The 90-page leather-bound Latin manual is called De Exorcismis et supplicationibus quibusdam, (Exorcisms and Related Supplications), and was meant to be a new guide and primer on exorcisms and to break from the past to drive the ritual forward into the future. For instance, the new manual goes to great lengths to point out the difference between demonic possession and mental illness, reinforces the idea that classic signs of demonic possession such as changing voices, speaking foreign or ancient languages of which the possessed has no prior knowledge; supernatural abilities and strength; knowledge of hidden or remote things which the possessed has no way of knowing; an aversion to anything holy; profuse blasphemy and/or sacrilege, antipathy towards entering a church, speaking Jesus's name, or hearing scripture, and unnatural bodily postures and change in the person's face and body can all possibly denote sickness rather than evil and further enforces strict regulations for diagnosing a possession and who may conduct an exorcism and how, namely a priest specially appointed to the post by his bishop using sanctioned prayers that should not diverge from what is written.
Contrary to popular belief, the Vatican does not take exorcism lightly, and does not go about carrying out exorcisms willy nilly. The church goes through a stringent process of diligent inquiry consulting not only experts in spiritual matters, but also experts in medical and psychiatric science. There is great effort made to declare “moral certitude" that the one to be exorcized is truly possessed by demonic forces, and not merely suffering from physical ailments or psychological issues, and the United States Conference of Catholic BIshops explains:
It is advisable that every diocese establish a protocol to respond to inquiries made by the faithful who claim to be demonically afflicted. As part of the protocol, an assessment should occur to determine the true state of the person. Only after a thorough examination including medical, psychological, and psychiatric testing might the person be referred to the exorcist for a final determination regarding demonic possession. To be clear, the actual determination of whether a member of the faithful is genuinely possessed by the devil is made by the Church, even if individuals claim to be possessed through their own self-diagnosis or psychosis.
Moral certainty is classically understood as falling between the two poles of absolute certainty and probability. Bearing that in mind, moral certitude is achieved through the examination of proofs which are weighed in accordance with the conscience of the one passing judgment. Therefore, the exorcist must utilize whatever resources are available to him when investigating a claim of demonic possession along with input from medical and mental health professionals. The exorcist is instructed to employ the "utmost circumspection and prudence" before proceeding to the rite. Throughout his ministry, an exorcist must establish a balance within his own mind between not believing too easily that the devil is responsible for what is manifesting, and attributing all possible manifestations solely to a natural, organic source.
As part of the evaluation process (which can be established in a diocesan protocol), the afflicted member of the faithful should avail himself/herself of a thorough medical and psychological/psychiatric evaluation. Frequently, individuals present themselves claiming to be afflicted in any number of ways. Historically, however, the Church has exercised caution when evaluating such individuals for fear of unnecessarily drawing attention to the machinations of the devil or giving credit where no credit is due.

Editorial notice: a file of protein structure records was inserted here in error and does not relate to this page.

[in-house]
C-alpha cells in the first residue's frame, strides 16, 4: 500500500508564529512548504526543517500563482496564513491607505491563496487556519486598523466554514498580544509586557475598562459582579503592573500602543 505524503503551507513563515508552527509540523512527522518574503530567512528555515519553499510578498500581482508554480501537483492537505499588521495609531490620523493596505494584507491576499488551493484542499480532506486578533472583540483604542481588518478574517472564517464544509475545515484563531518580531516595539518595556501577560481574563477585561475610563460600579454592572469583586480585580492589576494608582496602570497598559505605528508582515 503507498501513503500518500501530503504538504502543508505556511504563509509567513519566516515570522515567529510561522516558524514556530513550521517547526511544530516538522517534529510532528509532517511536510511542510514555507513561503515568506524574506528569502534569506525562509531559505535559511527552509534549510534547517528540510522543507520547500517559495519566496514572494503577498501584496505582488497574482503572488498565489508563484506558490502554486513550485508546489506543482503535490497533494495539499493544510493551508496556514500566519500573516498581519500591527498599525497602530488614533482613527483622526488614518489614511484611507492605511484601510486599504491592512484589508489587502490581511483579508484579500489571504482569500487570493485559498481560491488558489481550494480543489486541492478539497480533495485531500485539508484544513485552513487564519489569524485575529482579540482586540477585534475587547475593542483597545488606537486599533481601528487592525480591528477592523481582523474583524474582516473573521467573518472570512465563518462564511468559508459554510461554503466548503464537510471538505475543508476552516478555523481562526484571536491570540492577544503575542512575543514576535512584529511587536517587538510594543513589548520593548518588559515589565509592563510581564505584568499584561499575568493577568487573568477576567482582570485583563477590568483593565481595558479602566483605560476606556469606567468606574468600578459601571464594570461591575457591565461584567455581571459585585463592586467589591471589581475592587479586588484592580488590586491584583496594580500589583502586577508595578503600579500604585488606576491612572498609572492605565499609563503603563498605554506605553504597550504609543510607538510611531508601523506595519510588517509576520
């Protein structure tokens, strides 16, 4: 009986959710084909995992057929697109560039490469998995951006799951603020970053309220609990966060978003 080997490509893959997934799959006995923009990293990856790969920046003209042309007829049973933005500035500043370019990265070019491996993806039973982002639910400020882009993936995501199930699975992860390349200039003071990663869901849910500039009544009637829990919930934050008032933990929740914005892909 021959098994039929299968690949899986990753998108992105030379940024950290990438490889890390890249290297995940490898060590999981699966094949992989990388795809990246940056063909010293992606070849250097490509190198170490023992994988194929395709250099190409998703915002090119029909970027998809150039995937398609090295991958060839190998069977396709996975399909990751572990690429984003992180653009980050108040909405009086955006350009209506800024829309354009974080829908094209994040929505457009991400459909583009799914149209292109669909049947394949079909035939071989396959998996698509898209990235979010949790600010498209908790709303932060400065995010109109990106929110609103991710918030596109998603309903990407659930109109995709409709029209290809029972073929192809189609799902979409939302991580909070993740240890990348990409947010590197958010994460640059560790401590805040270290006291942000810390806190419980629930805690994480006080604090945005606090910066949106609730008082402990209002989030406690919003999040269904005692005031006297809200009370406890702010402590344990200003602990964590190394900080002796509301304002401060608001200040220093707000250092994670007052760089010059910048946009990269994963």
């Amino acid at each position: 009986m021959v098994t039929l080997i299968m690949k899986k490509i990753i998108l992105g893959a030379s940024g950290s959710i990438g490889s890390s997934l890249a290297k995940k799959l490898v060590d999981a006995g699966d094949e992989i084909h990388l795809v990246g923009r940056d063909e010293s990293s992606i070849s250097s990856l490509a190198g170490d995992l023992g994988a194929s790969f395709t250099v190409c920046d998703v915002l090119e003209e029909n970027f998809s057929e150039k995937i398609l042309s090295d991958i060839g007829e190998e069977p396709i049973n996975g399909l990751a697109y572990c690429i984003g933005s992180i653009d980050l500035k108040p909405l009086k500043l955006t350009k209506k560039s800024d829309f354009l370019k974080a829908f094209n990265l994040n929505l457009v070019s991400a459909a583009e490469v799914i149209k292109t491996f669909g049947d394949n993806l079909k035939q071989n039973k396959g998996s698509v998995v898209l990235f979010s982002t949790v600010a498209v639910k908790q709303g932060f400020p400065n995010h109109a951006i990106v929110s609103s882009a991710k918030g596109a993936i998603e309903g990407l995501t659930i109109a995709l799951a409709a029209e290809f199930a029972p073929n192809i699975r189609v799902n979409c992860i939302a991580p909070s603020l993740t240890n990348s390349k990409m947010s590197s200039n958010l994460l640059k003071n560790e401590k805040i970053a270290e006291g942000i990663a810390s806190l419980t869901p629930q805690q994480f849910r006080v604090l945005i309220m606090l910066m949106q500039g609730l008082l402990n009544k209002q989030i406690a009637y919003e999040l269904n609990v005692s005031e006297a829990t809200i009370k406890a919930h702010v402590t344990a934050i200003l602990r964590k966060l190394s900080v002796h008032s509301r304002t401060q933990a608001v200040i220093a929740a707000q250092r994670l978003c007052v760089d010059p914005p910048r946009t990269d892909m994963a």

In short, there is perhaps no one more skeptical and careful about the idea of demonic possession and exorcism that the Catholic Church itself, and the ritual and next steps may only be taken when any suspicion of mental illness has been eliminated. It is for this reason that Vatican approved exorcisms are in fact extremely rare, although there are often clandestine, non-officially sanctioned exorcisms carried out by renegade exorcists. If an exorcism is actually deemed necessary, the method for carrying one out are to be strictly followed as outlined in the “De Exorcismis et supplicationibus quibusdam” by an officially sanctioned priest who has been specifically trained for this duty. The procedures listed in the manual say that priests must use only certain prayers – the Lord's Prayer, Hail Mary, and the Athanasian Creed- as well as a cross and holy water. The possessed is allowed to be bound if they are considered a danger to themselves or those around them, and although it could take days, weeks, or even months and years of constant prayer and exorcisms, the manual expressly requires that the ritual be finished, les the demon pursue the priest or another host. The gist of all of this is that exorcisms are a last resort and its procedures strictly codified rather than just some priest who has no idea what he is doing going in and flailing around spitting out whatever prayer pops into their head.
Interestingly, the Vatican offers a course called "Exorcism and Prayer of Liberation” to teach these principles, which in 2019 for the first time was opened to members of other Christian denominations. It is all rather curious how the popular image of exorcisms and the Vatican's more somber outlook diverge. This is not a chaotic area full of freaks and weirdos that are immediately embraced as being possessed, but rather a strictly regulated, codified corner of the Church. It in no way means that demonic posessions are real, but it certainly serves to present the phenomenon and how it is approached by the Church in a new light.